Of course you’ve heard of the latest health fad, that of city women increasingly preferring Caesarean Section over natural birth.
Not long ago, The Nairobian carried the tragic story of a woman who died while undergoing the surgical procedure, not for any medical reasons, but to keep her safe from complications – and arguably the pain – of vaginal birth. This is just one among a few cases that come to the fore: many others remain obscured.
How dangerous is a C-Section?
“Just like any other invasive procedure, anything is always possible,” Dr Stephen Mutiso, a gynaecologist at Kenyatta National Hospital states. “Before any medical practitioner recommends the procedure for a patient, they must have assessed her to ascertain that there is considerable danger if natural birth was to take its own course.”
It is not always that every pregnant woman makes a good candidate for C-Section. In those few instances, Dr Mutiso says that factors such as pregnancy history of the candidate, size of the baby, blood pressure history and complications at time of actual birth will be the guiding principles.
“Usually, in medical practice, surgery or any other invasive means are employed as last resorts in treatment. Before doctors perform surgical procedures, we evaluate its suitability; ensuring that there is no other possible non-invasive method of treatment that will yield the desired results,” the medic points out.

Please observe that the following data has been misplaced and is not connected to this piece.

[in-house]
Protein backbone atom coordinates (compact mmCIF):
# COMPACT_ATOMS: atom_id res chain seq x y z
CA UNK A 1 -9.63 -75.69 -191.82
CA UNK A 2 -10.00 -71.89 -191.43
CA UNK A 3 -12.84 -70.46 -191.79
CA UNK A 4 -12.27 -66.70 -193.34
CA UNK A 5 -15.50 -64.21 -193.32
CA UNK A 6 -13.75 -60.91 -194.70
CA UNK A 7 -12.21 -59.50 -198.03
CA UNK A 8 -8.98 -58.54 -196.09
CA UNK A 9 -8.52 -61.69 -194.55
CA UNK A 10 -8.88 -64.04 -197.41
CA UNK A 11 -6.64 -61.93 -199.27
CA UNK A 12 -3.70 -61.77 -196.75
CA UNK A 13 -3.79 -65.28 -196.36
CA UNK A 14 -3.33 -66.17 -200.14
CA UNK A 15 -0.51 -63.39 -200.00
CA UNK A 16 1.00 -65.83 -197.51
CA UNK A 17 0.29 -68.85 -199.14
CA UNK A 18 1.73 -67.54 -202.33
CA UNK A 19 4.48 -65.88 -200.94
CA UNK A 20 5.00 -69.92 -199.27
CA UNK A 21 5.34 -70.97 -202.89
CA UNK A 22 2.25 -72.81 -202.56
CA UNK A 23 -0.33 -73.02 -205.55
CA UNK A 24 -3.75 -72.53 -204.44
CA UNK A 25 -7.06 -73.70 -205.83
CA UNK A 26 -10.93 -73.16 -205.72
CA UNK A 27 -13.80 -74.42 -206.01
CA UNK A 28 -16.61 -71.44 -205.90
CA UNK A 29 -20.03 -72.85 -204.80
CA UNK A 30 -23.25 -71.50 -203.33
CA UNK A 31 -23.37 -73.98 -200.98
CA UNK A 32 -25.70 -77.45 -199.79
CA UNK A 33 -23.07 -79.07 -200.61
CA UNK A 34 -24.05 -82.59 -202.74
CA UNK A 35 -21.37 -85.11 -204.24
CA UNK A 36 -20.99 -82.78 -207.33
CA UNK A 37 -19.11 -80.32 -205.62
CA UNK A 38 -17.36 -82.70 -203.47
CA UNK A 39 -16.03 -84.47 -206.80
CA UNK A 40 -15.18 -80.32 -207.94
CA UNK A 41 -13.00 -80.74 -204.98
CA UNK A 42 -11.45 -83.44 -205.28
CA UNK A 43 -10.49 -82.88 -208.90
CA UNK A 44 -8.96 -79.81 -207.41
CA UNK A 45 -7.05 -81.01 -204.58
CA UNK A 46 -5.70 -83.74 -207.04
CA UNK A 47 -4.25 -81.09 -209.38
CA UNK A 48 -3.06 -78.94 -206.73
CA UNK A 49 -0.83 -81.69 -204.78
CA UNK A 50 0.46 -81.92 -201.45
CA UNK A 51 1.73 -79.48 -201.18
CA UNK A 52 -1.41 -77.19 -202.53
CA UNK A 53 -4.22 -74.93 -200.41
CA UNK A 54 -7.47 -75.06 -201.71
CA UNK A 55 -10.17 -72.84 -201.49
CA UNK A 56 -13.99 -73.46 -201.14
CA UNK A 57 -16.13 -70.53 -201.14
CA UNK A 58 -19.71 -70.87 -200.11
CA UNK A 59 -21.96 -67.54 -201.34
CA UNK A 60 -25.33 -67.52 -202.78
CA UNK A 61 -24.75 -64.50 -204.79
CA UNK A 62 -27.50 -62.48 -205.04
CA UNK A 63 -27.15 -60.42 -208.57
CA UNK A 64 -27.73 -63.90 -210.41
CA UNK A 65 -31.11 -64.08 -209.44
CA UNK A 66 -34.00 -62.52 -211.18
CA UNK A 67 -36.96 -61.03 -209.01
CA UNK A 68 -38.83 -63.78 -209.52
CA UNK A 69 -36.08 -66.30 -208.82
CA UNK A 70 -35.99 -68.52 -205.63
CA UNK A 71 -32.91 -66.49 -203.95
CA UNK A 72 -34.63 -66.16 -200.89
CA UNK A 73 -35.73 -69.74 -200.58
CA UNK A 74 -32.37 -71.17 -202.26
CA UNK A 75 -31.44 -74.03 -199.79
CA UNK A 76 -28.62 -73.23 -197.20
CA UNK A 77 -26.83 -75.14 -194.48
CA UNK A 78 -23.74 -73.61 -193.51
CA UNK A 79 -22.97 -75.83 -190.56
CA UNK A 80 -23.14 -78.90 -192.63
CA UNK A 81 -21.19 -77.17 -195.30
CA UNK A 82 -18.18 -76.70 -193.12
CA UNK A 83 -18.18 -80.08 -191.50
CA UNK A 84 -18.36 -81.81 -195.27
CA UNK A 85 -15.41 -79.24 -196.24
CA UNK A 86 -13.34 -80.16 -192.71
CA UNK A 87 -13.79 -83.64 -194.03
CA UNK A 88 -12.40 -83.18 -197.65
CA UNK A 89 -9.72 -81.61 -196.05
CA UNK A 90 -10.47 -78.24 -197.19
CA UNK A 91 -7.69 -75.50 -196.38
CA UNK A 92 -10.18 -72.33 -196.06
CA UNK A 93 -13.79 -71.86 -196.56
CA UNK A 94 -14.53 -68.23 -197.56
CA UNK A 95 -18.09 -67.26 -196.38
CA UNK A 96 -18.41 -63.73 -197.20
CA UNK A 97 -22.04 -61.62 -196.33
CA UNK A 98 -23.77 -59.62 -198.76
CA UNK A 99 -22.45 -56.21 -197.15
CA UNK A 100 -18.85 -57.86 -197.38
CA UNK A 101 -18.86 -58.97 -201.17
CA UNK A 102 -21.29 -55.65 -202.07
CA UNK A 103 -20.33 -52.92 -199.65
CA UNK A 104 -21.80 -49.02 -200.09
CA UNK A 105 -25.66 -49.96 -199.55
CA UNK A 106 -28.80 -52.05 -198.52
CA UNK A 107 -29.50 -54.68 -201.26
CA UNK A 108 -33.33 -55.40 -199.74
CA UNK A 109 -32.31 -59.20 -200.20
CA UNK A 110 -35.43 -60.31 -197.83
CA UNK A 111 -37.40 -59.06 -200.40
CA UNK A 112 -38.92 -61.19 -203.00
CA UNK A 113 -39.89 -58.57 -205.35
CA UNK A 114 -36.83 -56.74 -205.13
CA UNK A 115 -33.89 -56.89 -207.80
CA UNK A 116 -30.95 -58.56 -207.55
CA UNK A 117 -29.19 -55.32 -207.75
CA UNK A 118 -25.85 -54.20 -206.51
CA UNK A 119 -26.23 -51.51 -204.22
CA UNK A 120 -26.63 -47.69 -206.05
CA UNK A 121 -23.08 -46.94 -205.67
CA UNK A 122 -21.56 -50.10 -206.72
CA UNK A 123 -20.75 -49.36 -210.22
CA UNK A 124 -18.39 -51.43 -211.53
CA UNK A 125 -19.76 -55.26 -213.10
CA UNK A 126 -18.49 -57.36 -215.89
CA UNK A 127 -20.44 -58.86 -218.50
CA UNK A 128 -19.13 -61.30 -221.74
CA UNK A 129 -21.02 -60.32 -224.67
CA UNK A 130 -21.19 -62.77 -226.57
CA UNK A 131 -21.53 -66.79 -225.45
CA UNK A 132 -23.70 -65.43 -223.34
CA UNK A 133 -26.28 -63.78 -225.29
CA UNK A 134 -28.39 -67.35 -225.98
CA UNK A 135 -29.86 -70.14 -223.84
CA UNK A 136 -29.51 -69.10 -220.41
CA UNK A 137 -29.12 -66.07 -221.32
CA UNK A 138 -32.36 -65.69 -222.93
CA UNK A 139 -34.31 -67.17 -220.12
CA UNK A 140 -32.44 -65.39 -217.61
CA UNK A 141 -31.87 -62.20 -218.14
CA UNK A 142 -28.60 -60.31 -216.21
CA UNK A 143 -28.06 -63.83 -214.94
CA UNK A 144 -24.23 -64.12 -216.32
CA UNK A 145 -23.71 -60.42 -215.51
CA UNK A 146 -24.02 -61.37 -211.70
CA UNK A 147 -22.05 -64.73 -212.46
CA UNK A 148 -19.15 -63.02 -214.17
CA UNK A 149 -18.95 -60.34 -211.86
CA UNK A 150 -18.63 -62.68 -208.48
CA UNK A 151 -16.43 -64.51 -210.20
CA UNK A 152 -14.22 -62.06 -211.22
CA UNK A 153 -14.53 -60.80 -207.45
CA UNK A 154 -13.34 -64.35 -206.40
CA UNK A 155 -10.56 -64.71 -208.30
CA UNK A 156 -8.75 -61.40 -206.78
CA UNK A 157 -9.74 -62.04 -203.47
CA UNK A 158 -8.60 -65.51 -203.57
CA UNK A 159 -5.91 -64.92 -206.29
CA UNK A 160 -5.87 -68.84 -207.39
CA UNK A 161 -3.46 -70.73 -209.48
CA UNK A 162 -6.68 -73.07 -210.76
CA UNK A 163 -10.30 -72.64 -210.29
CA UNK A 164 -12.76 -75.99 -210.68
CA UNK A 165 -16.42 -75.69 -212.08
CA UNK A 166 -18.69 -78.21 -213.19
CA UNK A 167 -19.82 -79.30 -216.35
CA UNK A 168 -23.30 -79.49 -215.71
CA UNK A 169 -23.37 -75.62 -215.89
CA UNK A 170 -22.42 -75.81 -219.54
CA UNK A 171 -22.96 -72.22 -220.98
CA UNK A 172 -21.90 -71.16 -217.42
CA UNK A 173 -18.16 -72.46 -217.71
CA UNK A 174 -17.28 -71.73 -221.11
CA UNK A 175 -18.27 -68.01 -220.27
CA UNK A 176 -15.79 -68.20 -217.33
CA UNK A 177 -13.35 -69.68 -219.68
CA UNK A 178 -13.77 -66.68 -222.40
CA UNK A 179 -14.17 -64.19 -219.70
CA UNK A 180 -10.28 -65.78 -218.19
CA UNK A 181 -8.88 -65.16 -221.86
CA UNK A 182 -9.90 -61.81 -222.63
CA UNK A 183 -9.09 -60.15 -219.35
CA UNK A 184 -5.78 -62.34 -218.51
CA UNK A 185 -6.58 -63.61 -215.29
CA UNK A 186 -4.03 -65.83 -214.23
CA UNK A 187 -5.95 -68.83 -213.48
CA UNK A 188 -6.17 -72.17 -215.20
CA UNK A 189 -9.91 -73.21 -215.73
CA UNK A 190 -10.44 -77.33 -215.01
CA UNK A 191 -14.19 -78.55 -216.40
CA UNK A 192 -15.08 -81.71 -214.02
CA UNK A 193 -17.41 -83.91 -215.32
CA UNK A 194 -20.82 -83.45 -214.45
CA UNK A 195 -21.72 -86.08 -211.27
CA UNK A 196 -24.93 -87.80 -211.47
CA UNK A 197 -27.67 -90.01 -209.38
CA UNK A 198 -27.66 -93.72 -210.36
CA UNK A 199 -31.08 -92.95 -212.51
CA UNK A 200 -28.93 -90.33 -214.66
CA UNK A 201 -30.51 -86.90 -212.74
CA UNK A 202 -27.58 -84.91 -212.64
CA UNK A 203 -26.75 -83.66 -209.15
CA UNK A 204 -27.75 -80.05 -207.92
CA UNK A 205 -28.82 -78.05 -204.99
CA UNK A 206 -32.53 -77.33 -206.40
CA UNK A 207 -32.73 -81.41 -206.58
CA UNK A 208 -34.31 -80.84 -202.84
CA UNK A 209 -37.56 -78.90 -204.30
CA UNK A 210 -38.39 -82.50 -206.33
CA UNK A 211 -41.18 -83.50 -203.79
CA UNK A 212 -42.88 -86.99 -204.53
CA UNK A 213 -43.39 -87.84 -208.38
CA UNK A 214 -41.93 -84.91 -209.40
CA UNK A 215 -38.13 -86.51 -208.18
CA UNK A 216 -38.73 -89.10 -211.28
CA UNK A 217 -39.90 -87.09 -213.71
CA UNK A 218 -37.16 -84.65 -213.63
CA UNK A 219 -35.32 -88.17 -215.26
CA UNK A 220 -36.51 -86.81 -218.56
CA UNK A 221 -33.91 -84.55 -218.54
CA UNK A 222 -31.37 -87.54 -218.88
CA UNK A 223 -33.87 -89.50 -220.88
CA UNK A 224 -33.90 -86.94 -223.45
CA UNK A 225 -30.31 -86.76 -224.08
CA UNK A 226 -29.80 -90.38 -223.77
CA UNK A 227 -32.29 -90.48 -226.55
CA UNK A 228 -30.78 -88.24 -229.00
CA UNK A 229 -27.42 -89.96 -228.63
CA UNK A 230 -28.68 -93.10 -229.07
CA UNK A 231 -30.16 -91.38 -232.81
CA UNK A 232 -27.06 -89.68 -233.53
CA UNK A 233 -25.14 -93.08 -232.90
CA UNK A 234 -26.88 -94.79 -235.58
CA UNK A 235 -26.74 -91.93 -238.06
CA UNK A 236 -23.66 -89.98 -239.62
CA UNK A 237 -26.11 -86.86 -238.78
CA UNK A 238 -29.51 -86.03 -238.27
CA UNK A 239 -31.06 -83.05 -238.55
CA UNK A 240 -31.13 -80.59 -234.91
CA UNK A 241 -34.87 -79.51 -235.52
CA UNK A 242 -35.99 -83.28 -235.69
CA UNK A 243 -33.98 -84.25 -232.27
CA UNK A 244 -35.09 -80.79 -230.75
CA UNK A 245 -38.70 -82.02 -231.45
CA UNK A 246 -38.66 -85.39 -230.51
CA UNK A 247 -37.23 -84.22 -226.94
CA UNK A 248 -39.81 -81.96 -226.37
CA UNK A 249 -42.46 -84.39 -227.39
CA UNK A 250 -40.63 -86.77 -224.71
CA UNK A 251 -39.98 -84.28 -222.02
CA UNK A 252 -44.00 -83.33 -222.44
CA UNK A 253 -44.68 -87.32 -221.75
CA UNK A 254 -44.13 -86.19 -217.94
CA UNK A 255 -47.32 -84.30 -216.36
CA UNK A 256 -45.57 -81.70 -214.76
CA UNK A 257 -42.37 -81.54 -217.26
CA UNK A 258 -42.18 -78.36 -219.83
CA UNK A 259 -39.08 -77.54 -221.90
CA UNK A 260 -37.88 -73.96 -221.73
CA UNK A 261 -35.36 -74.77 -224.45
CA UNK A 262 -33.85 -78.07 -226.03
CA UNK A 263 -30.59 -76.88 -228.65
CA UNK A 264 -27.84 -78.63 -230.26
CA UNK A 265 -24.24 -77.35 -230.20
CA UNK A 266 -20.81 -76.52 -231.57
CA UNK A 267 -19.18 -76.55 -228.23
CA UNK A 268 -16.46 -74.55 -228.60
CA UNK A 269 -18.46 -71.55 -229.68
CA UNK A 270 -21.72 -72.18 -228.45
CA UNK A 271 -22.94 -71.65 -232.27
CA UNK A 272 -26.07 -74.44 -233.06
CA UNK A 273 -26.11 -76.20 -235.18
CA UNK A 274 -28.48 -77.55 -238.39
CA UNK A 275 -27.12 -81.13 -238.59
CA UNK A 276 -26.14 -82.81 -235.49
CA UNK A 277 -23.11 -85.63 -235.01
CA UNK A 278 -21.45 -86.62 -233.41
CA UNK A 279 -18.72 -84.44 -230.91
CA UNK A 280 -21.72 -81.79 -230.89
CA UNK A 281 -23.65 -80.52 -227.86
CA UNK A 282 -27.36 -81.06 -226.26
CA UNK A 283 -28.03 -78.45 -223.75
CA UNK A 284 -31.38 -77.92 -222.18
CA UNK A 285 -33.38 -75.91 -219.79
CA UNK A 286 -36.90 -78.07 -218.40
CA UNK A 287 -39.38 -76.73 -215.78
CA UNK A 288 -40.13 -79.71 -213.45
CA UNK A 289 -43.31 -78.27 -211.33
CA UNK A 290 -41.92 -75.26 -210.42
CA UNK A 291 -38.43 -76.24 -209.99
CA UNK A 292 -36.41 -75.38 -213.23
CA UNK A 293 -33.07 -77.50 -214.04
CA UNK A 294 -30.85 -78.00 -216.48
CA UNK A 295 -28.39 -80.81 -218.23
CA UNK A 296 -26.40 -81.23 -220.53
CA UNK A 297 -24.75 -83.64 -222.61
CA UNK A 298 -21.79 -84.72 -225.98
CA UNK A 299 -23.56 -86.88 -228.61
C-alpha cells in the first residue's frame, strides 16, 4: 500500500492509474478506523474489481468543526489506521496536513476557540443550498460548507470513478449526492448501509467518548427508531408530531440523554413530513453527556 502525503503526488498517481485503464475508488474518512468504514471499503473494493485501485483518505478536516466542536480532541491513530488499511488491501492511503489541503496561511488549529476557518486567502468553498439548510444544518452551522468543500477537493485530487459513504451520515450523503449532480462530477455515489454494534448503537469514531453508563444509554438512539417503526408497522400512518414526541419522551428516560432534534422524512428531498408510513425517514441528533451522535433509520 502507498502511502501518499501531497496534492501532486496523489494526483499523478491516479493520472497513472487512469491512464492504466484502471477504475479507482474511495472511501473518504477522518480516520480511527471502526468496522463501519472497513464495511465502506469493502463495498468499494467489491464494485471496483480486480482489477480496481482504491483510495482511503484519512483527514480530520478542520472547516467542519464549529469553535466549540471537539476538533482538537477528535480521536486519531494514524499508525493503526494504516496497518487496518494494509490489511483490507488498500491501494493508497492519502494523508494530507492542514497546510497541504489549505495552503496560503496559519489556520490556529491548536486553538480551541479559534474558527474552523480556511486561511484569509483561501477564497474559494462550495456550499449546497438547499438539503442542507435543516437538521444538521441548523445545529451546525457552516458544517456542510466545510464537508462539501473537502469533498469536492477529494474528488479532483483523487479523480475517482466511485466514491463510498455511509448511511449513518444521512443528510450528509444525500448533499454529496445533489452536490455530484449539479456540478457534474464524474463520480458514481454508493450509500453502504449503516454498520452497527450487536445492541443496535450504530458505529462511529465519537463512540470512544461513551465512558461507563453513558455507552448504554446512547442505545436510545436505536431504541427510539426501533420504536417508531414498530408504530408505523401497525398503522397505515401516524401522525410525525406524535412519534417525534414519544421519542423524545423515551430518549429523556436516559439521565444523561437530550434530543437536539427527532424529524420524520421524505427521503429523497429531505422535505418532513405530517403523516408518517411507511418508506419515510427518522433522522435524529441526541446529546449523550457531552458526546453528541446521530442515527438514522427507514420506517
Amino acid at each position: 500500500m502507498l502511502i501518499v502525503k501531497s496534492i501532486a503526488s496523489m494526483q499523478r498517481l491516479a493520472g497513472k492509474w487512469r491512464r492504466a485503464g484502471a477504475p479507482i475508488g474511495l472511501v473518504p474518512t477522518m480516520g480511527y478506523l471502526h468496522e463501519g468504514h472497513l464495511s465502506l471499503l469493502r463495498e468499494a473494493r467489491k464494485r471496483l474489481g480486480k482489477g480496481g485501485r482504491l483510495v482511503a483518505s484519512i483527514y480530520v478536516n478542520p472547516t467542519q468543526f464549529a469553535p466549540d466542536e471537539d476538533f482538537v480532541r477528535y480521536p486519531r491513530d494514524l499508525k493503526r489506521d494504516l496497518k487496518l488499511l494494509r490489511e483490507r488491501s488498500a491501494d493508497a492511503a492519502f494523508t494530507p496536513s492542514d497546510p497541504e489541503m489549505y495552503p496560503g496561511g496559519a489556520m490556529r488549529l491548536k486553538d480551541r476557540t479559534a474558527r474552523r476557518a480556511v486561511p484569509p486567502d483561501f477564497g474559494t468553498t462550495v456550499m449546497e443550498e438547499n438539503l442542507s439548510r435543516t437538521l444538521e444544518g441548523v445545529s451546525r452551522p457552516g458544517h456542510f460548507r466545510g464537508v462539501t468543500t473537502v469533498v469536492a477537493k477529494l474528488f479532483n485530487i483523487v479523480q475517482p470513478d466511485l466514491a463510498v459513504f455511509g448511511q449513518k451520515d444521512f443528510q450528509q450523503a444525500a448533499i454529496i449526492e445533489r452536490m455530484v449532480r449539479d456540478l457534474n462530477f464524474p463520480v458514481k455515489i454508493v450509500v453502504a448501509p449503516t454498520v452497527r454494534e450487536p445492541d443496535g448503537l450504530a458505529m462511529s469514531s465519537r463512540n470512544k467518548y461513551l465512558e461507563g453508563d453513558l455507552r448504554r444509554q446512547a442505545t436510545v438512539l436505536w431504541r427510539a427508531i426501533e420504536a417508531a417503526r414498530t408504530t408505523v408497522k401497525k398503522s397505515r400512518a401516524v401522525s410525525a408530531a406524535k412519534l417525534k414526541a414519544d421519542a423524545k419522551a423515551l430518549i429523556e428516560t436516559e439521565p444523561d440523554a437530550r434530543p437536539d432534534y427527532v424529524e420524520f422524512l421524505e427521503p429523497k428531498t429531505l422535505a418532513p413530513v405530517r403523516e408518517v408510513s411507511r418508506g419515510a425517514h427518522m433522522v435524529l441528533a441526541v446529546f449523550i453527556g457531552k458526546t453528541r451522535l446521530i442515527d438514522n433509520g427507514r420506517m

Ideally, Dr Mutiso says that health factors and history of patients should be the baseline to determine Caesarean Section. According to him, it wouldn’t be right that women demand for the procedure so as to avoid the pain of childbirth.
While the demand for CS is on the rise, it has emerged that normal birth is safer. “CS has more complications compared to normal birth. Recovery after normal birth takes two or so weeks. If CS is performed, it will require at least a month before total healing – of the womb and the wound – is realised,” says Dr Stephen.
Is CS money mill for some private practitioners?
Well, the good doctor doubts it. However, he says that CS pays more since there are many tools and expertise involved. Many babies, he says, are alive today because of CS.
“It would be wrong and unethical if a doctor uses CS as a money-minting venture. The procedure is however relatively safe and in most occasions saves mother and the newborn,” Dr Mutiso says adding that it is only recommended to protect mother and child against foreseeable dangers.
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